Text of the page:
The same thing goes for the 19" step-throughs. The 21" were much more common while the 19"s just were not imported and sold as much.
    Very odd. Nearly all of the step throughs I find are 19"; 21" seem to be much rarer. Of course, my wife's friends want 3-speeds now, and they're all 5'7", 5'8", so I'm having trouble finding them bikes.

  22. #2347
    gna
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    Count Orlok Member gna's Avatar
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    Quote Originally Posted by David Newton View Post
    Anyone up for some up-to-the-minute resource report?
    What 26 x 1-3/8" tires are available and who's got them?
    Any reviews on the Panaracer ST?
    I've tried Kenda K40s; they're ok. I have a set of the high-pressure Kendas but haven't tried them yet.
    Schwalbe Delta Cruisers on the 3-speeds now. Very nice tires.
    I got a set of newer Cheng Shins off a junked huffy; nice brick pattern. I'm putting them on a bike for my brother.

  23. #2348
    Cottered Crank Amesja's Avatar
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    21" Step-through Nottingham Sports are common as dirt here. Sure, a lot of them are deteriorated pretty far -but usually they are mostly-complete and in the off-season I can find them for well under $50.

    19"-ers are much more sought after by shorter women who can't comfortably manage the 21" frames. They are harder to find and the people who WANT them enough to know what they want are willing to pay a premium to get one.
    '74 Raleigh Carlton Competition w/ Ultegra | '97 Trek 720 Singletrack CX-er w/ 105 | '64 Raleigh LTD-3 modernized w/ all alloy components |'69 Raleigh Twenty | '54 Raleigh Sports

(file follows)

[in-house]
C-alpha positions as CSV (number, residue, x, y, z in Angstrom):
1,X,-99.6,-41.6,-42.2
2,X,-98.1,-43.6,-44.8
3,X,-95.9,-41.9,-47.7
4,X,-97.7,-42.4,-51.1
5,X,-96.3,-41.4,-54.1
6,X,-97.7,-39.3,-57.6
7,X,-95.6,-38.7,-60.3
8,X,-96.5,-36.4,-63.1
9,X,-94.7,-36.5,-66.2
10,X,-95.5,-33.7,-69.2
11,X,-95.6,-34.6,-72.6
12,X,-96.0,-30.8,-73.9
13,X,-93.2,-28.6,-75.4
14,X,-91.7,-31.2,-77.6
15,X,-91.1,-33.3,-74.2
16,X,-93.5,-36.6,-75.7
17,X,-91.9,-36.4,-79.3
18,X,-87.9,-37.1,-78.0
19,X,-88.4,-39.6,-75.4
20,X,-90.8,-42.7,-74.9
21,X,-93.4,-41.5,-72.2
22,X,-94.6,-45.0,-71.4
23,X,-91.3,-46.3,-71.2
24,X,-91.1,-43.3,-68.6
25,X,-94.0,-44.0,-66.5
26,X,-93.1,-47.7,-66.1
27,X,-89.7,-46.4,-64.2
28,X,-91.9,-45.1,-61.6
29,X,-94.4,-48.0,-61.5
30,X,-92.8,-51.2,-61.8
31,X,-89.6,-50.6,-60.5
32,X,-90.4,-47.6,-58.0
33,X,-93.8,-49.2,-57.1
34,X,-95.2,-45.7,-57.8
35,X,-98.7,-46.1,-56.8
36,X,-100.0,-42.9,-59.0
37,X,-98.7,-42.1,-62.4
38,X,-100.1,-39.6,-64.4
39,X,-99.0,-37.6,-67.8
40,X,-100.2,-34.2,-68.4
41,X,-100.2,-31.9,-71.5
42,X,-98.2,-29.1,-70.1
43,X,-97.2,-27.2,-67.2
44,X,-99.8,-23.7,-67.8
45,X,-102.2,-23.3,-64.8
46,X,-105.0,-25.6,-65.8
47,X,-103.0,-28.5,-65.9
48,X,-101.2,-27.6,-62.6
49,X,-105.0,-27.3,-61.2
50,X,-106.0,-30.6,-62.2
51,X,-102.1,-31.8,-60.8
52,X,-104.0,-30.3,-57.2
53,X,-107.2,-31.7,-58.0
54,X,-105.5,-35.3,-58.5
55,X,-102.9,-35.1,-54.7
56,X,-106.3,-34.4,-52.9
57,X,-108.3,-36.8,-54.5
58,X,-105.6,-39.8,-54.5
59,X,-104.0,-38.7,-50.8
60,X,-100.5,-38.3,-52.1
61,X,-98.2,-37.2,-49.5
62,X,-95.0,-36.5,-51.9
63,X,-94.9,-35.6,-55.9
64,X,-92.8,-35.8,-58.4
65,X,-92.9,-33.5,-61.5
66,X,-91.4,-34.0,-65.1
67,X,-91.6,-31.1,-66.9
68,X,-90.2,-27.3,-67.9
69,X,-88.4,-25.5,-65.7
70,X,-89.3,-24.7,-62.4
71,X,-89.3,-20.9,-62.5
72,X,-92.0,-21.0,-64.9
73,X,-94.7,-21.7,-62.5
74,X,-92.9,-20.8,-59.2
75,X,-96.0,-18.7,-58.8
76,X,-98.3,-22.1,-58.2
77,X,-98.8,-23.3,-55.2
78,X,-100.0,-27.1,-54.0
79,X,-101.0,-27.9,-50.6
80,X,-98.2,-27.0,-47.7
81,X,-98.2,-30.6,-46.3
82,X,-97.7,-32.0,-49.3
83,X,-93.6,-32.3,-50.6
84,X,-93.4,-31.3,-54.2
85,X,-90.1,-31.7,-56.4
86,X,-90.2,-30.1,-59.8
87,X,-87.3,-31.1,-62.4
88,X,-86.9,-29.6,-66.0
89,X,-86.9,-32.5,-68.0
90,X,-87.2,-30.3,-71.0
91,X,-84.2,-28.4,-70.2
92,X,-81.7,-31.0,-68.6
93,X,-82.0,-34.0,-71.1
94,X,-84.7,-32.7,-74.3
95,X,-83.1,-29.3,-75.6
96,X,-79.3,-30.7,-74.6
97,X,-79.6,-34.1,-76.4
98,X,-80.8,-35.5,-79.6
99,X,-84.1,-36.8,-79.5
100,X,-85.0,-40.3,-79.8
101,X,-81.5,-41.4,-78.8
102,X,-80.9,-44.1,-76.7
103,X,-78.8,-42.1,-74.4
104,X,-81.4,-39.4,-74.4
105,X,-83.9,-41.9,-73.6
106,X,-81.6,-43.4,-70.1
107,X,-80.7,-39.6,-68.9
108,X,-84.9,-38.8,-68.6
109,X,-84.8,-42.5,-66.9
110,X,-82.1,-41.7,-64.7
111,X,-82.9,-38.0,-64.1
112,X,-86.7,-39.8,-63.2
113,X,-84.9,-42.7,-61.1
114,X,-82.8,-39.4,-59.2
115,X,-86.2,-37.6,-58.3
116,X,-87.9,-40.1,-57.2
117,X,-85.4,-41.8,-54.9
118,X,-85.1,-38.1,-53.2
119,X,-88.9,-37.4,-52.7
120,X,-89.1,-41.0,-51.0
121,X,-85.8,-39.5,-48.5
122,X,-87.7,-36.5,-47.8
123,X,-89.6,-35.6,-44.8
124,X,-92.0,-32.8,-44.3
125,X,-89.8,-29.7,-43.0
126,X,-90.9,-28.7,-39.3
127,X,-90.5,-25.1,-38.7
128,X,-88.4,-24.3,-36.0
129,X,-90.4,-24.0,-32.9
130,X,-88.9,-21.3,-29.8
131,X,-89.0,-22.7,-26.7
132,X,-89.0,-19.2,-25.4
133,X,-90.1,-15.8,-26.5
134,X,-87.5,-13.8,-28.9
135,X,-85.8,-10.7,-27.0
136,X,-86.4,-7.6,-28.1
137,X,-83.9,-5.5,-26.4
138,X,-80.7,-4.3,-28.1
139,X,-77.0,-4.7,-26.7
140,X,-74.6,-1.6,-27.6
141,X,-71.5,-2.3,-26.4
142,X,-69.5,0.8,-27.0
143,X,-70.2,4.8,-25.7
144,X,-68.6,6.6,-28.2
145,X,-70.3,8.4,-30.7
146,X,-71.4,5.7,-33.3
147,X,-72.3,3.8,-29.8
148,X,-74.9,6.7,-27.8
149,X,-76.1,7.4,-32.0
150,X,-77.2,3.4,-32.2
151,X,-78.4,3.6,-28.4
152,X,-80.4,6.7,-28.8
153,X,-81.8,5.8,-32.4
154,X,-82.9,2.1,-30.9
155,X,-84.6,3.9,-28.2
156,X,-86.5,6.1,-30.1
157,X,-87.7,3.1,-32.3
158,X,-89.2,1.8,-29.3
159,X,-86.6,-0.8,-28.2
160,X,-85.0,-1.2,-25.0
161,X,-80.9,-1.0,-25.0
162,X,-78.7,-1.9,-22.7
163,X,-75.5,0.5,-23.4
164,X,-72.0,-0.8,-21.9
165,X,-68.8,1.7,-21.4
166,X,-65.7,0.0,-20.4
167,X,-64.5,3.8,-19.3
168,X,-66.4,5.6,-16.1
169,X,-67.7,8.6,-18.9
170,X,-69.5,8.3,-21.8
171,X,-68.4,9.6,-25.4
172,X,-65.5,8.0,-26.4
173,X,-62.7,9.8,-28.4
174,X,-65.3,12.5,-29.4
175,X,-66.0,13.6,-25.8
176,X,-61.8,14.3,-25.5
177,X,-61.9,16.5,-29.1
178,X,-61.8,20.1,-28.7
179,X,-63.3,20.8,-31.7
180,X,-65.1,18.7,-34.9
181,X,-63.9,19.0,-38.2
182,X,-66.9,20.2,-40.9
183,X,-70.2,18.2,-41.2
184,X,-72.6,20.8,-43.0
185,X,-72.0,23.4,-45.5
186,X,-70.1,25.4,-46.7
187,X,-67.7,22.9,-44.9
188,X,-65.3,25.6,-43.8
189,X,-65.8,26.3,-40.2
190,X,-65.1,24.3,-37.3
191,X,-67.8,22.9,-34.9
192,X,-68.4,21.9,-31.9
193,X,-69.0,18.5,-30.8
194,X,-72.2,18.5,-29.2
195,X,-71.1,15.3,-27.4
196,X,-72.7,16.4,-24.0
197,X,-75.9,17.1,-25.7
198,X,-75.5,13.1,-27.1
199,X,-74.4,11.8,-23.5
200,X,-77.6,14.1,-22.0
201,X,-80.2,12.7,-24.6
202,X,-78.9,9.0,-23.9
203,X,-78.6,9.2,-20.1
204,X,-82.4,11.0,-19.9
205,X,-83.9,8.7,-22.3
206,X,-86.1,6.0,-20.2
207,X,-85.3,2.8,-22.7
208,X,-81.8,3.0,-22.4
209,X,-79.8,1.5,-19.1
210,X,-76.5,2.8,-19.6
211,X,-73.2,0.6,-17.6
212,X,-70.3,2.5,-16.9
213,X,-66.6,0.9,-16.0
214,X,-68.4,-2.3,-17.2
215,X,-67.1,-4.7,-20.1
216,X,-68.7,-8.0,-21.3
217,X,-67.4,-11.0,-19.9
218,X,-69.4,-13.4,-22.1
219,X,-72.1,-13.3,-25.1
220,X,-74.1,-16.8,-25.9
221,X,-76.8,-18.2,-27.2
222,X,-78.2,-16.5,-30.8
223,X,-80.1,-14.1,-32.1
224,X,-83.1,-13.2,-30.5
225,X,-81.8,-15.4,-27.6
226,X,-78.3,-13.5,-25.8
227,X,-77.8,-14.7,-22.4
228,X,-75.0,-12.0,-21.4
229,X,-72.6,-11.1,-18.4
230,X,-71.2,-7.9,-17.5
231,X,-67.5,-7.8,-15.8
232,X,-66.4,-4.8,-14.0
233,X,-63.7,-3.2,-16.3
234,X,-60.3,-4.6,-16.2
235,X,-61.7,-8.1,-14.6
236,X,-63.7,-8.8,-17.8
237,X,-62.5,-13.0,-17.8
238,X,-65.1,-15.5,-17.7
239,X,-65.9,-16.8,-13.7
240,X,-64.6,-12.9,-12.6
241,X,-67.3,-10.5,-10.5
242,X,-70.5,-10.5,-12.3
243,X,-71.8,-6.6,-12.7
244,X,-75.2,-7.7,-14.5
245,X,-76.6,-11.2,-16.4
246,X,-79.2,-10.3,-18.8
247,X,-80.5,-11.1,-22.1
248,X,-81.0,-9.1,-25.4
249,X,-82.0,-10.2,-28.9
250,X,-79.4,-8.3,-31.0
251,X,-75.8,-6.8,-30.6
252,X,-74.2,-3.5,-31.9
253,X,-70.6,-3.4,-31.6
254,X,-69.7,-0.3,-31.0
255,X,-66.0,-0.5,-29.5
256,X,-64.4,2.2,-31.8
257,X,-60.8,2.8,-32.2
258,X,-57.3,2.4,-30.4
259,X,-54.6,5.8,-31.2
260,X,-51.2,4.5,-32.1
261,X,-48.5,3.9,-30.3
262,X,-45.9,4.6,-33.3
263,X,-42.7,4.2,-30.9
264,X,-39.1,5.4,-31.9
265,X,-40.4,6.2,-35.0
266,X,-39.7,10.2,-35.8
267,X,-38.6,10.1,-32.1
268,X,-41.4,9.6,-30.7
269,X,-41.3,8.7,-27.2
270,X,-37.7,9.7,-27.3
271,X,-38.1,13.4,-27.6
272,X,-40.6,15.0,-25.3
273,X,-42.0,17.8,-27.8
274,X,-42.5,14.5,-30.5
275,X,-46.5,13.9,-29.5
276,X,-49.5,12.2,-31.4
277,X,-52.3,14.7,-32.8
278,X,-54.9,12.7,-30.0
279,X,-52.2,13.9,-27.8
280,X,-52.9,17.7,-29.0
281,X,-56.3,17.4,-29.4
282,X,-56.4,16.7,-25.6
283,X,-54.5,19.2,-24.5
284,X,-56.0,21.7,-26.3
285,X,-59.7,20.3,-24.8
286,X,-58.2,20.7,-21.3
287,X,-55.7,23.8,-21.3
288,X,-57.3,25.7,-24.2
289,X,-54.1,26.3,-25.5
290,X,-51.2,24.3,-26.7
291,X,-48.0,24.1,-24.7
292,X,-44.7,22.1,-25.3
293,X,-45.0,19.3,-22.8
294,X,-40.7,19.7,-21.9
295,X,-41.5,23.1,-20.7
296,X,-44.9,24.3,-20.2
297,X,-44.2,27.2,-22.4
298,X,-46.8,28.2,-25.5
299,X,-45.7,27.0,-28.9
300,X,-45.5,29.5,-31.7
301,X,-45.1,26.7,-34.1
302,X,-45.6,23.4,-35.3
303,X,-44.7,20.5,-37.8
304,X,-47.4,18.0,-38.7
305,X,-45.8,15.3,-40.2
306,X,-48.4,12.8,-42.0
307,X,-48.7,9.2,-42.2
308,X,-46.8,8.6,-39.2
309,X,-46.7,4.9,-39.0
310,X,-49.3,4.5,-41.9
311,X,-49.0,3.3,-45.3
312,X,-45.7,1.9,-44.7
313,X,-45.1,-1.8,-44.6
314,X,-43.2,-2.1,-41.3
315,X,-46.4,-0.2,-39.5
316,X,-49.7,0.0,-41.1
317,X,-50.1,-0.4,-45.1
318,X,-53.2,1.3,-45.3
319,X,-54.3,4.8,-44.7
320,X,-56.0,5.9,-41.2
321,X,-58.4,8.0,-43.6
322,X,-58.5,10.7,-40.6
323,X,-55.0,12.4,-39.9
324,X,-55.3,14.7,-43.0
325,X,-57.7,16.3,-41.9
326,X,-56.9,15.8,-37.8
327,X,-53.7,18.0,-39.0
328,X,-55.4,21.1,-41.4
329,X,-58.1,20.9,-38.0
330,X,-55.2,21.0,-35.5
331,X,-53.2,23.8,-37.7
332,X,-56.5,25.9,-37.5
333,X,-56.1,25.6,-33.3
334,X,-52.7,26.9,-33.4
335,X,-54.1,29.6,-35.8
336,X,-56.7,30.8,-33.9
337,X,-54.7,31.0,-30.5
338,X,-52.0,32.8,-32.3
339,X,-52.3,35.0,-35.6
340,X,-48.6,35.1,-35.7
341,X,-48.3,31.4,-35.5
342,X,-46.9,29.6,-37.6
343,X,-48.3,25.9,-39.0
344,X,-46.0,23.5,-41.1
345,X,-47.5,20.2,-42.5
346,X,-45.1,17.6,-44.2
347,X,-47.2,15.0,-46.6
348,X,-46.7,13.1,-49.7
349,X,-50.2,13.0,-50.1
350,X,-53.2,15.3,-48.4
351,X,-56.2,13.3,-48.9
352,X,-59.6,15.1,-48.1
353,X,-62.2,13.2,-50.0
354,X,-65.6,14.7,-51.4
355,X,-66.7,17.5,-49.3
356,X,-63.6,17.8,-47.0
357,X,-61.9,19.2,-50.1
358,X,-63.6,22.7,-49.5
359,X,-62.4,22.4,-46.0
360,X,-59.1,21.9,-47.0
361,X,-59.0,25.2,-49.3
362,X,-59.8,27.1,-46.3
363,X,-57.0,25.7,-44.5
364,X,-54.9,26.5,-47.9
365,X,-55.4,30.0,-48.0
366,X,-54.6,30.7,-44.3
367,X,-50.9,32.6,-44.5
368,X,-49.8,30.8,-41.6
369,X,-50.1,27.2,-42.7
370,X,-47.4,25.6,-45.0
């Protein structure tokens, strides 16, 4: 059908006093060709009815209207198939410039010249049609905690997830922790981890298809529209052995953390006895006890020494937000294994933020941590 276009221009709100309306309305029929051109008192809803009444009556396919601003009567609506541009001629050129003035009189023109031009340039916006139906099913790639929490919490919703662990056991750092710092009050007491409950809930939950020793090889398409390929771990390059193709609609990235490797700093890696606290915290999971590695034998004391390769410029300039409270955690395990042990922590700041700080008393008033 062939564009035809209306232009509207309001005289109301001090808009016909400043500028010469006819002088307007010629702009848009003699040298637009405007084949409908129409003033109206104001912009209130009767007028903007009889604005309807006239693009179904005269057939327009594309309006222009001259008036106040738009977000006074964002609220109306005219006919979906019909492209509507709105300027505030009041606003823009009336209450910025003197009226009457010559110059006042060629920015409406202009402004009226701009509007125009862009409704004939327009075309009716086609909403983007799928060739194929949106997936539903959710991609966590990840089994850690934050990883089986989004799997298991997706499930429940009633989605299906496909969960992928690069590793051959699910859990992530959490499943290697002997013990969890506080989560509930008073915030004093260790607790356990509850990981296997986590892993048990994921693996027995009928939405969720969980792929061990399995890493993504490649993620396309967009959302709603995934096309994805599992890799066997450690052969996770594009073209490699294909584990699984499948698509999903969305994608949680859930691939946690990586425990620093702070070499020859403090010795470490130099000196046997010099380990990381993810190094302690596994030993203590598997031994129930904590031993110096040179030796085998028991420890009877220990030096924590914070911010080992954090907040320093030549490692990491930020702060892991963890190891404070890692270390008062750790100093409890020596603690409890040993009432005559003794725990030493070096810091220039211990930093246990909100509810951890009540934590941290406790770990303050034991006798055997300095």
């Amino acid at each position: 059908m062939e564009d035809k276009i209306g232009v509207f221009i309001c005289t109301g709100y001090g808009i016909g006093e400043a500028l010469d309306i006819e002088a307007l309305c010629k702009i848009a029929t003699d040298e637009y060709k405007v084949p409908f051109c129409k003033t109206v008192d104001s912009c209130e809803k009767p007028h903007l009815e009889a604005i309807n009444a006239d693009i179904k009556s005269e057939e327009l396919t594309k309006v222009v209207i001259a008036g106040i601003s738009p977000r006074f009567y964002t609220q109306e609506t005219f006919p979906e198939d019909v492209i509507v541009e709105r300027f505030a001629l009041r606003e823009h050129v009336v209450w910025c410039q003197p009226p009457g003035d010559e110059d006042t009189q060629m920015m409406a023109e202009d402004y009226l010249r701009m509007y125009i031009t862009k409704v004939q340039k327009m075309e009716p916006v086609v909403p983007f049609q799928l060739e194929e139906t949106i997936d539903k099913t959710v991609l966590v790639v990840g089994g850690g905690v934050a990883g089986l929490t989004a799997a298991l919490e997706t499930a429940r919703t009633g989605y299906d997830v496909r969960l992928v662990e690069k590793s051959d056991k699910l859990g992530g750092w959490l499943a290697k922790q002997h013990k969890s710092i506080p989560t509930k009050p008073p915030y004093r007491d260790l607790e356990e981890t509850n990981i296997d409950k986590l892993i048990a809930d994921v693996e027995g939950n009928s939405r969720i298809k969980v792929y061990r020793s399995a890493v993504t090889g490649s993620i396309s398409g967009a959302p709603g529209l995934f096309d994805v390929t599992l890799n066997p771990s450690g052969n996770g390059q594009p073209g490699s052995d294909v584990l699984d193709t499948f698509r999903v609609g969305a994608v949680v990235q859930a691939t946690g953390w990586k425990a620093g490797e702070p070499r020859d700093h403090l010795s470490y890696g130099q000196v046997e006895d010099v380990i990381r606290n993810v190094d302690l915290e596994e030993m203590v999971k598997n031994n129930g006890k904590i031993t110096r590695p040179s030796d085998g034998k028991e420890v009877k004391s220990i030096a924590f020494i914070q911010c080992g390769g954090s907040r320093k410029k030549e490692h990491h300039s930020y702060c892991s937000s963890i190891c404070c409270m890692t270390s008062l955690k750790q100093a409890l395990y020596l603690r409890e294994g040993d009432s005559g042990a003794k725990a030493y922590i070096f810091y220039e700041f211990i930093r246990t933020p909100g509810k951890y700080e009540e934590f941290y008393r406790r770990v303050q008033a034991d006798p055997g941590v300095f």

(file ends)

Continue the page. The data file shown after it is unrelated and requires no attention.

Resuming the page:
24. #2349
    Cottered Crank Amesja's Avatar
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    Quote Originally Posted by gna View Post
    I've tried Kenda K40s; they're ok. I have a set of the high-pressure Kendas but haven't tried them yet.
    Schwalbe Delta Cruisers on the 3-speeds now. Very nice tires.
    I got a set of newer Cheng Shins off a junked huffy; nice brick pattern. I'm putting them on a bike for my brother.
    I find the K40's to be just fine. 80psi is all you can safely put in any tire on an old-fashioned steel rim unless you are suicidal.
    '74 Raleigh Carlton Competition w/ Ultegra | '97 Trek 720 Singletrack CX-er w/ 105 | '64 Raleigh LTD-3 modernized w/ all alloy components |'69 Raleigh Twenty | '54 Raleigh Sports

  25. #2350
    Senior Member wahoonc's Avatar
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    Quote Originally Posted by Amesja View Post
    21" Step-through Nottingham Sports are common as dirt here. Sure, a lot of them are deteriorated pretty far -but usually they are mostly-complete and in the off-season I can find them for well under $50.

    19"-ers are much more sought after by shorter women who can't comfortably manage the 21" frames. They are harder to find and the people who WANT them enough to know what they want are willing to pay a premium to get one.

    And I have been chasing Colts and Space Riders for all the short women in my life I needed a 21" a while back but was able to convert a Sprite to 3 speed for the one tall lady in the bunch. Left it on the 27" wheels but laced up an AW hub to the rear.

    Aaron
    Webshots is bailing out, if you find any of my posts with corrupt picture files and want to see them corrected please let me know. :(

    ISO: A late 1980's Giant Iguana MTB frameset (or complete bike) 23" Red with yellow graphics.

    "Cycling should be a way of life, not a hobby.
    RIDE, YOU FOOL, RIDE!"
    _Nicodemus

    "Steel: nearly a thousand years of metallurgical development
    Aluminum: barely a hundred
    Which one would you rather have under your butt at 30mph?"
    _krazygluon